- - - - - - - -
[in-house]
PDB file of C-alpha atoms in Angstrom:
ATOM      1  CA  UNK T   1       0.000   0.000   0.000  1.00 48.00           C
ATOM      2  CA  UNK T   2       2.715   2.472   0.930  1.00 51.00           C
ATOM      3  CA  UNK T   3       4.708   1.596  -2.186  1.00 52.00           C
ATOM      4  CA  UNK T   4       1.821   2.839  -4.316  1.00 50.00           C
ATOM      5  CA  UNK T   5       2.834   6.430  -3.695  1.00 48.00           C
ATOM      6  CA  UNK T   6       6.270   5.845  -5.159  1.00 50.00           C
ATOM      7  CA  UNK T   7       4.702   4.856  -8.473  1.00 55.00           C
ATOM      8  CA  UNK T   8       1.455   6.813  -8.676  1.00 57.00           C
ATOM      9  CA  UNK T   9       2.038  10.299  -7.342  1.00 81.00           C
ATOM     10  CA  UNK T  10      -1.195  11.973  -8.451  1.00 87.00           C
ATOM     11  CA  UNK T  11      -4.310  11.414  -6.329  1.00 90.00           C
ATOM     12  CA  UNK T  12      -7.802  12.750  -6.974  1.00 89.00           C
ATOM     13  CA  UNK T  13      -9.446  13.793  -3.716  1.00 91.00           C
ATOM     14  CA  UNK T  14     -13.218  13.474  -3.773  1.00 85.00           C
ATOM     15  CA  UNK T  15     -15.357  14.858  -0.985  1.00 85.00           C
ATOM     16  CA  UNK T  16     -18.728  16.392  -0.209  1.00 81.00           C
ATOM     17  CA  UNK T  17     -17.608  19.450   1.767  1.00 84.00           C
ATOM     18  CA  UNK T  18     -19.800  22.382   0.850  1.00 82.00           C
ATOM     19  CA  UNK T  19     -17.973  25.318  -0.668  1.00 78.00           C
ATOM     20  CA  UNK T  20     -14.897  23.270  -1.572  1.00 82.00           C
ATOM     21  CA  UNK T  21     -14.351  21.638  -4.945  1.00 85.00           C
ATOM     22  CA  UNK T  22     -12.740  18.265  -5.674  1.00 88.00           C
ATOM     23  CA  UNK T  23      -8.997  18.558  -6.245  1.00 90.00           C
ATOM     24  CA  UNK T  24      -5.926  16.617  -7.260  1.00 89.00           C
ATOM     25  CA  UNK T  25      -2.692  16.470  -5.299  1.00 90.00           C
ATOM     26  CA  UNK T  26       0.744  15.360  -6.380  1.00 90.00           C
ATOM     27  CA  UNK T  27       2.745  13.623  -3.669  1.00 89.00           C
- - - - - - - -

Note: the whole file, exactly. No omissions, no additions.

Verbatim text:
[in-house]
PDB file of C-alpha atoms in Angstrom:
ATOM      1  CA  UNK T   1       0.000   0.000   0.000  1.00 48.00           C
ATOM      2  CA  UNK T   2       2.715   2.472   0.930  1.00 51.00           C
ATOM      3  CA  UNK T   3       4.708   1.596  -2.186  1.00 52.00           C
ATOM      4  CA  UNK T   4       1.821   2.839  -4.316  1.00 50.00           C
ATOM      5  CA  UNK T   5       2.834   6.430  -3.695  1.00 48.00           C
ATOM      6  CA  UNK T   6       6.270   5.845  -5.159  1.00 50.00           C
ATOM      7  CA  UNK T   7       4.702   4.856  -8.473  1.00 55.00           C
ATOM      8  CA  UNK T   8       1.455   6.813  -8.676  1.00 57.00           C
ATOM      9  CA  UNK T   9       2.038  10.299  -7.342  1.00 81.00           C
ATOM     10  CA  UNK T  10      -1.195  11.973  -8.451  1.00 87.00           C
ATOM     11  CA  UNK T  11      -4.310  11.414  -6.329  1.00 90.00           C
ATOM     12  CA  UNK T  12      -7.802  12.750  -6.974  1.00 89.00           C
ATOM     13  CA  UNK T  13      -9.446  13.793  -3.716  1.00 91.00           C
ATOM     14  CA  UNK T  14     -13.218  13.474  -3.773  1.00 85.00           C
ATOM     15  CA  UNK T  15     -15.357  14.858  -0.985  1.00 85.00           C
ATOM     16  CA  UNK T  16     -18.728  16.392  -0.209  1.00 81.00           C
ATOM     17  CA  UNK T  17     -17.608  19.450   1.767  1.00 84.00           C
ATOM     18  CA  UNK T  18     -19.800  22.382   0.850  1.00 82.00           C
ATOM     19  CA  UNK T  19     -17.973  25.318  -0.668  1.00 78.00           C
ATOM     20  CA  UNK T  20     -14.897  23.270  -1.572  1.00 82.00           C
ATOM     21  CA  UNK T  21     -14.351  21.638  -4.945  1.00 85.00           C
ATOM     22  CA  UNK T  22     -12.740  18.265  -5.674  1.00 88.00           C
ATOM     23  CA  UNK T  23      -8.997  18.558  -6.245  1.00 90.00           C
ATOM     24  CA  UNK T  24      -5.926  16.617  -7.260  1.00 89.00           C
ATOM     25  CA  UNK T  25      -2.692  16.470  -5.299  1.00 90.00           C
ATOM     26  CA  UNK T  26       0.744  15.360  -6.380  1.00 90.00           C
ATOM     27  CA  UNK T  27       2.745  13.623  -3.669  1.00 89.00           C